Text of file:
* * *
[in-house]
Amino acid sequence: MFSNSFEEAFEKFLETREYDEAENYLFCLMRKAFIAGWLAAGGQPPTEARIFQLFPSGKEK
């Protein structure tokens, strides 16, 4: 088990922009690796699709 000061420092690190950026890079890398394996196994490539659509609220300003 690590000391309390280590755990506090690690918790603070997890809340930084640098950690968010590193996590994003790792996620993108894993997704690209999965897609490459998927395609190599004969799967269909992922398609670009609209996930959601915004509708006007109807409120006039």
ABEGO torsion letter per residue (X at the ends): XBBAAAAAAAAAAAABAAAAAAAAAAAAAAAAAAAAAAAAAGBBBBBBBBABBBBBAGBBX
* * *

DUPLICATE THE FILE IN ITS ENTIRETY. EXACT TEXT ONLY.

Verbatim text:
[in-house]
Amino acid sequence: MFSNSFEEAFEKFLETREYDEAENYLFCLMRKAFIAGWLAAGGQPPTEARIFQLFPSGKEK
């Protein structure tokens, strides 16, 4: 088990922009690796699709 000061420092690190950026890079890398394996196994490539659509609220300003 690590000391309390280590755990506090690690918790603070997890809340930084640098950690968010590193996590994003790792996620993108894993997704690209999965897609490459998927395609190599004969799967269909992922398609670009609209996930959601915004509708006007109807409120006039």
ABEGO torsion letter per residue (X at the ends): XBBAAAAAAAAAAAABAAAAAAAAAAAAAAAAAAAAAAAAAGBBBBBBBBABBBBBAGBBX